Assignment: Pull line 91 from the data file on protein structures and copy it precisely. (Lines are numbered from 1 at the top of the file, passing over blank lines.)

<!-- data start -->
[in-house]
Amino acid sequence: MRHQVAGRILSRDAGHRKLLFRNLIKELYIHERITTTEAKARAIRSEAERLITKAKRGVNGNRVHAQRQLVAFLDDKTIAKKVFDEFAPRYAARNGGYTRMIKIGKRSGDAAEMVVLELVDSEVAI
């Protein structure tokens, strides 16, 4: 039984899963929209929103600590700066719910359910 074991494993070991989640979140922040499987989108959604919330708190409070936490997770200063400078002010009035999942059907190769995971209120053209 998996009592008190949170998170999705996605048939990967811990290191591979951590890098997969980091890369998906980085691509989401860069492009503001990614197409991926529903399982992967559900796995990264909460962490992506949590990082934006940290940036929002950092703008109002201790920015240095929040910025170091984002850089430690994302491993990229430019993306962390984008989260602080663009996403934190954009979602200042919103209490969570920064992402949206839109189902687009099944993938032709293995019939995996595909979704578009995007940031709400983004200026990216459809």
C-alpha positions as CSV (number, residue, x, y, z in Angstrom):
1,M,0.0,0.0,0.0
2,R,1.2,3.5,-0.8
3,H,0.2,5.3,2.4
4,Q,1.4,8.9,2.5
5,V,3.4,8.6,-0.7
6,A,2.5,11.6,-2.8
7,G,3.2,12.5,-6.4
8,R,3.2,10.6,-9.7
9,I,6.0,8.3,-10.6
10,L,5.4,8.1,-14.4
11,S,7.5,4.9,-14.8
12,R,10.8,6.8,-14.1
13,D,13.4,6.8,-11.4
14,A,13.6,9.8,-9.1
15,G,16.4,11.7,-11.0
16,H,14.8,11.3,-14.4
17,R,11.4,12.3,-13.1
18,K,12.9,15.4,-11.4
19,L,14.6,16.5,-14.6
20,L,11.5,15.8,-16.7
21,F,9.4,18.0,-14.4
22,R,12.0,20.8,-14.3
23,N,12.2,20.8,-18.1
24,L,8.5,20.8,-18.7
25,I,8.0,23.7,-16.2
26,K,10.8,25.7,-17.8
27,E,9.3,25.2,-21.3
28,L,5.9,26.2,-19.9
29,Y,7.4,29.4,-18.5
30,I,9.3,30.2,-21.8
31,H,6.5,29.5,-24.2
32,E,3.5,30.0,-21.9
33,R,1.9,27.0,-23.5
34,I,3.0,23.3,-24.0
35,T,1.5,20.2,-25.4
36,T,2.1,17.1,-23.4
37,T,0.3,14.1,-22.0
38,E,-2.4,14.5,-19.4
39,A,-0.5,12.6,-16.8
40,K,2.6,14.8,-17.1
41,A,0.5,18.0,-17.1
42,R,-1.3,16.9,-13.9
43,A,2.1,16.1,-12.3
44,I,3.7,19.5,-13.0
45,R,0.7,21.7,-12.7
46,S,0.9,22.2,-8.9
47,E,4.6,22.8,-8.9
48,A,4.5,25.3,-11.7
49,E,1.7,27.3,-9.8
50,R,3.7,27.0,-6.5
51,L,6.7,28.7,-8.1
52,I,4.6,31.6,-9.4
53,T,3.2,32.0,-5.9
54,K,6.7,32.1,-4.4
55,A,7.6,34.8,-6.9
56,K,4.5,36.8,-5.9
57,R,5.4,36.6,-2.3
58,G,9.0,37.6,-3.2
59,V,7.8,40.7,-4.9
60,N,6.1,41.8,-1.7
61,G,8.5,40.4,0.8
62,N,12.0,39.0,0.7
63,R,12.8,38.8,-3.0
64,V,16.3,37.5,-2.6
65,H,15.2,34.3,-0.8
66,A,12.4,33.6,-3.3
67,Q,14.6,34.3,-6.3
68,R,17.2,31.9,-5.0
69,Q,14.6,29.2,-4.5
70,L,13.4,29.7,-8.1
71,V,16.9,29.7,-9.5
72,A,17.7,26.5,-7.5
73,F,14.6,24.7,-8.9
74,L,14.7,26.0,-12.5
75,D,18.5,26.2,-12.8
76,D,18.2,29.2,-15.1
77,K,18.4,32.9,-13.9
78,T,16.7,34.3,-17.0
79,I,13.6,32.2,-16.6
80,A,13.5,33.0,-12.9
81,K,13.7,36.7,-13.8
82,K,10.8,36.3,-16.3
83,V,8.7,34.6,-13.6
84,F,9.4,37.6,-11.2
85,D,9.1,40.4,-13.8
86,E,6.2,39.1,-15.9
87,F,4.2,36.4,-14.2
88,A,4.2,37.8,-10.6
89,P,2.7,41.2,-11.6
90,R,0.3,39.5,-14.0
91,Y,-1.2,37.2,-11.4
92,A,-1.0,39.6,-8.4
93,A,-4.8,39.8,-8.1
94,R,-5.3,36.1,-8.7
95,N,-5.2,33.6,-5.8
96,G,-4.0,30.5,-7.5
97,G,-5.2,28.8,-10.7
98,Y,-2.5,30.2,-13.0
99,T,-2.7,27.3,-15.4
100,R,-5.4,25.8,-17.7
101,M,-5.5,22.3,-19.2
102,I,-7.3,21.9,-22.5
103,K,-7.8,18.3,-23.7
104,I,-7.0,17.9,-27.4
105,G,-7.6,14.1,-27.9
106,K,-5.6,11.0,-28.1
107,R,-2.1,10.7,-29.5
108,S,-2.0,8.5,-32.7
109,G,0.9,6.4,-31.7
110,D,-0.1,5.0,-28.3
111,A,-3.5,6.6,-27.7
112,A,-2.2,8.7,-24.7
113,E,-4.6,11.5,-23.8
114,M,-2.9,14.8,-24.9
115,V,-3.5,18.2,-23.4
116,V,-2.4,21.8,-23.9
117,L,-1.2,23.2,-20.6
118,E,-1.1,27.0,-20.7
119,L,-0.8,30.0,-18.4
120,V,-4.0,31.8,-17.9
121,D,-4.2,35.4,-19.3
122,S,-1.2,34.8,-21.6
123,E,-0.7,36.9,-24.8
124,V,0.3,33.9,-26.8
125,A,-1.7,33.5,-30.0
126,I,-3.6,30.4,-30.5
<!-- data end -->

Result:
87,F,4.2,36.4,-14.2